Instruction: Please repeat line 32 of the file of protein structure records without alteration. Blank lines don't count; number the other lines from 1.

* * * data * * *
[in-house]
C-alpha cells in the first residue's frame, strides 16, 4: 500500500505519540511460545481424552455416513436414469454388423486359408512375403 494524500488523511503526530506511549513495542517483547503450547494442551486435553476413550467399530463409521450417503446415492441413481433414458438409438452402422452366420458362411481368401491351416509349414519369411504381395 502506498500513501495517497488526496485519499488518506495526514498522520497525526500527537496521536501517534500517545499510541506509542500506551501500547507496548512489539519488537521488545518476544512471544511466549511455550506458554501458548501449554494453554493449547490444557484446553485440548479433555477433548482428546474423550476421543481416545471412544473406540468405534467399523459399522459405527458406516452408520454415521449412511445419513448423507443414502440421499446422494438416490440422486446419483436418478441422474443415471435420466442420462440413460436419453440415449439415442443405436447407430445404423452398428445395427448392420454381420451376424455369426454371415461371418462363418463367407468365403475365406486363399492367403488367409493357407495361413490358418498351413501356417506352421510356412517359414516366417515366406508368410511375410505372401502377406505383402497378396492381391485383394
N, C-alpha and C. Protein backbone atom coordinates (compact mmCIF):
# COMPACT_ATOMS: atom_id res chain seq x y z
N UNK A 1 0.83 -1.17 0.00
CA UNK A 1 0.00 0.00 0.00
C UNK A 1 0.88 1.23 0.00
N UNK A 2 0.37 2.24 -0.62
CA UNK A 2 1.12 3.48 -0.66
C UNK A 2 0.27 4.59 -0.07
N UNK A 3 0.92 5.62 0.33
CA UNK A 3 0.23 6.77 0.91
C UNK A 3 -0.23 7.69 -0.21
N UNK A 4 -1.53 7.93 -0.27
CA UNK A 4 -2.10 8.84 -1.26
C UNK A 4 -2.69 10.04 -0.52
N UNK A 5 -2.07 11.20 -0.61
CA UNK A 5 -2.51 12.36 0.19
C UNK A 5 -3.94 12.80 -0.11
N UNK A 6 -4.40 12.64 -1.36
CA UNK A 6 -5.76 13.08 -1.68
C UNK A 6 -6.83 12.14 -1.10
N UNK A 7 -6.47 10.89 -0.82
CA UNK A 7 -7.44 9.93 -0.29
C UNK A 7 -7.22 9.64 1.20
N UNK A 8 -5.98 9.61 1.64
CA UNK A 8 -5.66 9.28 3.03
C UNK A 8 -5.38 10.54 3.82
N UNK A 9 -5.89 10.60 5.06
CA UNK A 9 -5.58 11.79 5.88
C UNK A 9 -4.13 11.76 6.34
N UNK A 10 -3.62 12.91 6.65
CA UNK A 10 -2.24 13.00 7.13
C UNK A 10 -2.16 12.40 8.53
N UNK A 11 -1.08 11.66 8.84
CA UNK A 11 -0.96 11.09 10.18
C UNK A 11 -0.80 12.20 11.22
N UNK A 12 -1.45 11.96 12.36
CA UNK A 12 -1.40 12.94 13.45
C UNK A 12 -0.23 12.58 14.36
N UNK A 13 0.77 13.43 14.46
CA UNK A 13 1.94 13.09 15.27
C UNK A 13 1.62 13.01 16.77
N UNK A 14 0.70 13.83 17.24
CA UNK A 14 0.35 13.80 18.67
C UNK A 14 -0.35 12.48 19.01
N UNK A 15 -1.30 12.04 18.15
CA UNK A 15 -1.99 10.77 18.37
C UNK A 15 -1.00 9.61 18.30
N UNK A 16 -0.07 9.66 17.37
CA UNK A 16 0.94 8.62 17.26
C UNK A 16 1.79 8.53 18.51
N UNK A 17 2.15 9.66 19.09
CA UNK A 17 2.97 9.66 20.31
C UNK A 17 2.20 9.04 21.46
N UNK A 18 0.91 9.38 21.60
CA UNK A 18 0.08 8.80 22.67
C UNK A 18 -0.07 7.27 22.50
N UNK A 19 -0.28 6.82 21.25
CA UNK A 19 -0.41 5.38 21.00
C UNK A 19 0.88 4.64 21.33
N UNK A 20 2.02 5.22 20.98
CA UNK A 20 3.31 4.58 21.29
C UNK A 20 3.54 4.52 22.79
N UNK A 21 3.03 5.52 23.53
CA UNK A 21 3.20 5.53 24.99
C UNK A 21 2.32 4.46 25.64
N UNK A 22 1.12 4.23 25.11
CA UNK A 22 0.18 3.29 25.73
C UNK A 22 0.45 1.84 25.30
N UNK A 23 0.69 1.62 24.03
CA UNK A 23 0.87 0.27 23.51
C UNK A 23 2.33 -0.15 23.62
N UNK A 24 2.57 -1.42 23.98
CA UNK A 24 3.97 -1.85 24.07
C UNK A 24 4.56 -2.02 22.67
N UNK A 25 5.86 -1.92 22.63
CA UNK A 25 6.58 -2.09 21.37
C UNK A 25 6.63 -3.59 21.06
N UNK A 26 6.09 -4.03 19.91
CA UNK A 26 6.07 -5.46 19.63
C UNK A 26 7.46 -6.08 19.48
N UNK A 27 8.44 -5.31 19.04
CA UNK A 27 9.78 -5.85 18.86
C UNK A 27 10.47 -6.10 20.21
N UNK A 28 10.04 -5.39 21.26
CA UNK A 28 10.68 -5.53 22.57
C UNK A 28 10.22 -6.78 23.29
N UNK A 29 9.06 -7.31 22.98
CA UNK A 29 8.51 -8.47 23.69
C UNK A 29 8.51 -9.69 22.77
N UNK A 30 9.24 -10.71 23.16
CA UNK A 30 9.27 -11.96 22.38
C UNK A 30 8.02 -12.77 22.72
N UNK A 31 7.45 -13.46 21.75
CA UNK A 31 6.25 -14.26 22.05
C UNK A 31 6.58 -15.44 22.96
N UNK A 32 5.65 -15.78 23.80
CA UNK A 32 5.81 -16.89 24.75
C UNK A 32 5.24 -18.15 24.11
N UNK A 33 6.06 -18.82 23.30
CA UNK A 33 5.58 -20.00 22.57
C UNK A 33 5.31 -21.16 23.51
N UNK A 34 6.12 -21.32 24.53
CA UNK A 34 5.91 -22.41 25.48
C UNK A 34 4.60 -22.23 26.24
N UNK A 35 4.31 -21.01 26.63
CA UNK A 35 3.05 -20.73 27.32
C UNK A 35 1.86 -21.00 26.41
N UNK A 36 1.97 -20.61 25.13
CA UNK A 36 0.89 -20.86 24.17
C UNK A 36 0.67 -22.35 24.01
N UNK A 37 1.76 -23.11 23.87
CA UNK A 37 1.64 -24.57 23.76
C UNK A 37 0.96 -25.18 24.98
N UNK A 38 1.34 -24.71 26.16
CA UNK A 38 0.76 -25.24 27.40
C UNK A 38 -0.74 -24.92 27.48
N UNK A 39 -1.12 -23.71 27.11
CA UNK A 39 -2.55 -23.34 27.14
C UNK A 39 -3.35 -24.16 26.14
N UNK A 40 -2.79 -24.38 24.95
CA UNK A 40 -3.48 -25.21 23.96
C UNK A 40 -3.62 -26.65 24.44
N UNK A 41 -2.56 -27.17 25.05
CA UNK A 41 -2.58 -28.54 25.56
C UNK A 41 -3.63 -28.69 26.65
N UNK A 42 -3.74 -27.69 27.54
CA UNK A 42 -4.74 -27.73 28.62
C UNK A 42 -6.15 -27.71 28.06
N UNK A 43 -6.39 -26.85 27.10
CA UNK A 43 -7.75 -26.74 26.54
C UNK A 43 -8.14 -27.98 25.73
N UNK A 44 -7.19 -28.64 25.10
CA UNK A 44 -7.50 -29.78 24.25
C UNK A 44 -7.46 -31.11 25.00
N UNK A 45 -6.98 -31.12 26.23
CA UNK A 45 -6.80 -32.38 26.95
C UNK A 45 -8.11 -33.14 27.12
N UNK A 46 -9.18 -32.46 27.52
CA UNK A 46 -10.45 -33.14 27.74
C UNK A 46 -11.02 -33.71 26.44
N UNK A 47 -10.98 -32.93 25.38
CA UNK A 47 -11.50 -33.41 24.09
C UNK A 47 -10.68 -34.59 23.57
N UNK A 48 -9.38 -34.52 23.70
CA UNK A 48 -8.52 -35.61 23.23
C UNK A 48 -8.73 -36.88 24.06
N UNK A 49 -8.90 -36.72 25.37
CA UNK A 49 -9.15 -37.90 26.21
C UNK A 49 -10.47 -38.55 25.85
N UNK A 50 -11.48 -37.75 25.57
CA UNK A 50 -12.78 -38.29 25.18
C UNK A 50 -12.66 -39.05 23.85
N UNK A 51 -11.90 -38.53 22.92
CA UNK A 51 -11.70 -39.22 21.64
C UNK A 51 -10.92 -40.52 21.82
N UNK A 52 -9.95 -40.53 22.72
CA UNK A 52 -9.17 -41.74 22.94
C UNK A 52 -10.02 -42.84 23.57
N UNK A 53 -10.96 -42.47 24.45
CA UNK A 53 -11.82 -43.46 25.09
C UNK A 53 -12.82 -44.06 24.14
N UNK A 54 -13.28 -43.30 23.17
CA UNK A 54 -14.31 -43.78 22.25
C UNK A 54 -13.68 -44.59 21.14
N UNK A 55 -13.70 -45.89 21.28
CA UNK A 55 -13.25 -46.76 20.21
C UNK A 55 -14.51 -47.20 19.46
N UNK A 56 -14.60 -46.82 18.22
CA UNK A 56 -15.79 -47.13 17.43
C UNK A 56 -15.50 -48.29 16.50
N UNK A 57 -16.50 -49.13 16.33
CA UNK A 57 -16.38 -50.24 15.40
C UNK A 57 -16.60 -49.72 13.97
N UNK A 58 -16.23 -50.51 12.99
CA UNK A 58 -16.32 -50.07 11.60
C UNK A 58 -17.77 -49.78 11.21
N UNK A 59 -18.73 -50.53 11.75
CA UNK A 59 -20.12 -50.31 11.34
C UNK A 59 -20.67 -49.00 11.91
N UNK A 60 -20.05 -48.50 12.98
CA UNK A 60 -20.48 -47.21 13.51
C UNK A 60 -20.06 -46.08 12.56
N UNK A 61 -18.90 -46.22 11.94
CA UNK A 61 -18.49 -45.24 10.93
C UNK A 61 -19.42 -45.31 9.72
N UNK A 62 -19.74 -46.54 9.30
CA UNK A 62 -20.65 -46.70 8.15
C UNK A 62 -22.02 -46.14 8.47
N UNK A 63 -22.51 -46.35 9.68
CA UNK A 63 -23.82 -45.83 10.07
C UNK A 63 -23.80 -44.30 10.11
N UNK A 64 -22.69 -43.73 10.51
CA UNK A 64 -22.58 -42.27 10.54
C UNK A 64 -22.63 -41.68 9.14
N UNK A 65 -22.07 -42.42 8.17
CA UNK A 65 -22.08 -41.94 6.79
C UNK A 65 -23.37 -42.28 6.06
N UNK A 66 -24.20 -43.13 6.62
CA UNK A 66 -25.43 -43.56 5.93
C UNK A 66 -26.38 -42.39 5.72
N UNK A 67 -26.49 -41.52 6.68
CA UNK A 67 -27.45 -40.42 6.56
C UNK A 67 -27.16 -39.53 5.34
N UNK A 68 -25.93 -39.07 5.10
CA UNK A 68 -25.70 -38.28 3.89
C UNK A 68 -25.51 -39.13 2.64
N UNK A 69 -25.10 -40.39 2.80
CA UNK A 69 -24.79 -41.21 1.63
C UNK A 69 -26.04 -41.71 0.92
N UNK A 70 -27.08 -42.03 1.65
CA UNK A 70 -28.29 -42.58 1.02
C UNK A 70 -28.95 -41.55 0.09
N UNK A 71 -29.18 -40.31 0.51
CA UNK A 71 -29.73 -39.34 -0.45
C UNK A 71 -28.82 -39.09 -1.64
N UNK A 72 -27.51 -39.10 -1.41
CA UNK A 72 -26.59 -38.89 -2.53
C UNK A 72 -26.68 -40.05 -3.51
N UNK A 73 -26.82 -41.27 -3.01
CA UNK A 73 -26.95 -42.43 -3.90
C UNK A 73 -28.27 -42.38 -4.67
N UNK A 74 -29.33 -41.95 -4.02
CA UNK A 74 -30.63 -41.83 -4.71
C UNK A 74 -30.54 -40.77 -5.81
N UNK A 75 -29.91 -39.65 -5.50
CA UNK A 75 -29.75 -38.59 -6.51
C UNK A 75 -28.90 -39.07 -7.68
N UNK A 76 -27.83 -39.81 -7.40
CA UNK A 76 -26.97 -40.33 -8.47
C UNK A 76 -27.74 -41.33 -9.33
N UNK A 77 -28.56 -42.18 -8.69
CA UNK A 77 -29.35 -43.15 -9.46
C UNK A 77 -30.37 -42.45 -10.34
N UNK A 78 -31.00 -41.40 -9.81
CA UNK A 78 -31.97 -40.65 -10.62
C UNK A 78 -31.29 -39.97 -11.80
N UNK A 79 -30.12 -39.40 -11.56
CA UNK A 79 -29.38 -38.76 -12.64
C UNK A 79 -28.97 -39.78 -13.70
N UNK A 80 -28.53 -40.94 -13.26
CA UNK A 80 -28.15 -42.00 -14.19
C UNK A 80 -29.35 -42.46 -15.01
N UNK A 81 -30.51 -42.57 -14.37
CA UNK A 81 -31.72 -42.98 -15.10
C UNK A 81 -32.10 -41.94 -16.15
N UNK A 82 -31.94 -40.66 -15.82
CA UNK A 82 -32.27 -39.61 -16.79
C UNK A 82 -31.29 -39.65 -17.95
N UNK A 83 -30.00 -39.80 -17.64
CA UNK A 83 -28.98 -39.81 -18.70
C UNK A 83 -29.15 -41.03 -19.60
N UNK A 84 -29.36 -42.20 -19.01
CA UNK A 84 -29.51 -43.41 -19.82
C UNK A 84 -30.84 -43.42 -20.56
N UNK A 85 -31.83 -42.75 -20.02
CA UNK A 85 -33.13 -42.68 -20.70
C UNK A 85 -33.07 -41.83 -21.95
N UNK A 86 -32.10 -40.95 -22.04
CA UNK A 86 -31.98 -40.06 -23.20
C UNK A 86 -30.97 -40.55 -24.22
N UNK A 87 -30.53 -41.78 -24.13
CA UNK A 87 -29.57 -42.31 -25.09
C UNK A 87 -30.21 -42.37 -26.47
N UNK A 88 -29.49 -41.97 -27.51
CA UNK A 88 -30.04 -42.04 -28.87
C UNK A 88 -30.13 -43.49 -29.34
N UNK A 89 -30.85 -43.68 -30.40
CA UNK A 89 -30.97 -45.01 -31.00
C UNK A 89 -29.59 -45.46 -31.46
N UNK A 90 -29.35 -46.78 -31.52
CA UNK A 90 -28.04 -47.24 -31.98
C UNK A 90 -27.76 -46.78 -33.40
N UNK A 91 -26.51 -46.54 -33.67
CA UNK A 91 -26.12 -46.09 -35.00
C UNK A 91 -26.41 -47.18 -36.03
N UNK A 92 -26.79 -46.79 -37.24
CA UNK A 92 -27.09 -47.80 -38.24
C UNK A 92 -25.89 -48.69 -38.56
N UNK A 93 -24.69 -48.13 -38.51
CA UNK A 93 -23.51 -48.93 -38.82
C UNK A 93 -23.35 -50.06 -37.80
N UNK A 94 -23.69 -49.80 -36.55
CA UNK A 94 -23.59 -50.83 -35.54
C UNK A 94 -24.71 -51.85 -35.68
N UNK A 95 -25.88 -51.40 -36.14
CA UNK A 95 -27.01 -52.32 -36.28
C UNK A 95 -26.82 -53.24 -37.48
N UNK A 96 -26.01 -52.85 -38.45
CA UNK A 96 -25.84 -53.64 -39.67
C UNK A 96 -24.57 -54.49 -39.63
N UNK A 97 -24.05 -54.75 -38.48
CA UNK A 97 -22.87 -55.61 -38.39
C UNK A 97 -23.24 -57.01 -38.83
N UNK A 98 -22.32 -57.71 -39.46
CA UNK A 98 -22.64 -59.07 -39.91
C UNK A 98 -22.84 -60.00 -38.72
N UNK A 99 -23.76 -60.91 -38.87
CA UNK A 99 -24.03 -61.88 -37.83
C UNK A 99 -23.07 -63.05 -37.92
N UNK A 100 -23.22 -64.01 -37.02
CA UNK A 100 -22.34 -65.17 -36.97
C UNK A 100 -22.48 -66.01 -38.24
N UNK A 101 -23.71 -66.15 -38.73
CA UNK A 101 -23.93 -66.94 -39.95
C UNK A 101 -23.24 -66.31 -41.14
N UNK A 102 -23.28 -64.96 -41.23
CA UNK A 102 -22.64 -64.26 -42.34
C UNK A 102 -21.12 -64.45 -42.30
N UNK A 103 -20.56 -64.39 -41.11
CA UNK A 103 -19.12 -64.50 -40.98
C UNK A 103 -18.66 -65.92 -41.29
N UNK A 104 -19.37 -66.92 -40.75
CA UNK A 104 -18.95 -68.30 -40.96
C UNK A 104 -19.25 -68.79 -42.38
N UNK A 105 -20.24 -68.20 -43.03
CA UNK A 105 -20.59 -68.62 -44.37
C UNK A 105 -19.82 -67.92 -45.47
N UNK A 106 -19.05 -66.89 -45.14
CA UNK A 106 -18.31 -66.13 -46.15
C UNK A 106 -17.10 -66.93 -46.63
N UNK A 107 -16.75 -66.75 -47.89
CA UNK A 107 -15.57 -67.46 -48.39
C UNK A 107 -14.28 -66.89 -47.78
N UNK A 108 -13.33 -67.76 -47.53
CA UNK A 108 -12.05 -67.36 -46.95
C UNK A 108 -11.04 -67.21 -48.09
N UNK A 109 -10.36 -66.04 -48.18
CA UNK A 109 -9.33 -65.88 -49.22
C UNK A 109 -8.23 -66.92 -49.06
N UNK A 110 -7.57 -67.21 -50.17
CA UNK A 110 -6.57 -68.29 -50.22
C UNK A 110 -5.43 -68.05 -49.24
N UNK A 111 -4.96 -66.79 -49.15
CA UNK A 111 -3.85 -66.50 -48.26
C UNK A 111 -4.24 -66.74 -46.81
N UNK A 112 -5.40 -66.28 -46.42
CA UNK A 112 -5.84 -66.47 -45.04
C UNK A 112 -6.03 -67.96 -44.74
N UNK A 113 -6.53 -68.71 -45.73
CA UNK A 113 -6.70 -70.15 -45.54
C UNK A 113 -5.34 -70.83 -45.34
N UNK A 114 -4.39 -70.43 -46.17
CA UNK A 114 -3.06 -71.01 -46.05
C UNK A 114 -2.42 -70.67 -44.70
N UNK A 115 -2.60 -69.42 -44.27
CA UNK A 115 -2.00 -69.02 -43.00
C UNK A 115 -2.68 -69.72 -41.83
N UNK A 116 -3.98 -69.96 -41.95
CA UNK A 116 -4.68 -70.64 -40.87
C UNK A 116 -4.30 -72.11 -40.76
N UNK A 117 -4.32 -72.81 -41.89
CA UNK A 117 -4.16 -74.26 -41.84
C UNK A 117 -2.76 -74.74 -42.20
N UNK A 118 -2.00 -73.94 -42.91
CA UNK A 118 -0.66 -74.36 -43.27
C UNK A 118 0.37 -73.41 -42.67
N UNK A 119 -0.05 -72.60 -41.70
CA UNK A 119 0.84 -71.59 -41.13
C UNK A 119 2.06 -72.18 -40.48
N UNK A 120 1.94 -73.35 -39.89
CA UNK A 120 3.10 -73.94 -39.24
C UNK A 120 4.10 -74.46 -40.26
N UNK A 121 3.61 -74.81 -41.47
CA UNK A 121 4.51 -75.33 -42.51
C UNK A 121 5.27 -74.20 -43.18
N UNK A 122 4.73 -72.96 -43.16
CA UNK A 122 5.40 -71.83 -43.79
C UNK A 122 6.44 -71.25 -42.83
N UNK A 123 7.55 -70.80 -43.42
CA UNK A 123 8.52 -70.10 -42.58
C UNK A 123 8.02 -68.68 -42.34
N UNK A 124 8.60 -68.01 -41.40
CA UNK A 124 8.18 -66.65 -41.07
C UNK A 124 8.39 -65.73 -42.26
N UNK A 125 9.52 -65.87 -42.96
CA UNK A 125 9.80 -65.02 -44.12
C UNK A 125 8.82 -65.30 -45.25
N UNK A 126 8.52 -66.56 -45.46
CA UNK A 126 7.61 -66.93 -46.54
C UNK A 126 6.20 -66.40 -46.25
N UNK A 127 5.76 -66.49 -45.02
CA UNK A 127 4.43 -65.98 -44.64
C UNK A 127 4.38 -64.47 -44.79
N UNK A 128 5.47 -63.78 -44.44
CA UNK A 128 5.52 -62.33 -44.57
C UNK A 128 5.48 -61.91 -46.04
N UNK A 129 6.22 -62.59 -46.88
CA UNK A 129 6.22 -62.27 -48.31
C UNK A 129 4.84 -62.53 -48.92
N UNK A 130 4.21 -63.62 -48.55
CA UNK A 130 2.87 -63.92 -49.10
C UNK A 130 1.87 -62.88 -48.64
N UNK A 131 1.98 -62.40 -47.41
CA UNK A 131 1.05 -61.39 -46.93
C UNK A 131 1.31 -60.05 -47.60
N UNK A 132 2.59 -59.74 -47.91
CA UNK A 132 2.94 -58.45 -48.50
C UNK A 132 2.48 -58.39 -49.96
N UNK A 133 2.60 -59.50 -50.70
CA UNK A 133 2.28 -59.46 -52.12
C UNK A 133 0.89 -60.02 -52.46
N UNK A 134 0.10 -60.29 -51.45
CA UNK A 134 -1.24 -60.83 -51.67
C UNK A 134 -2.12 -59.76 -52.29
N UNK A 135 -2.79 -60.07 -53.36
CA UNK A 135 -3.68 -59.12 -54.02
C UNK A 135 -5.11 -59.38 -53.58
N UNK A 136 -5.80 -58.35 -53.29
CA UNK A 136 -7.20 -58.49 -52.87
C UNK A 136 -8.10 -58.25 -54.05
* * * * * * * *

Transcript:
N UNK A 10 -3.62 12.91 6.65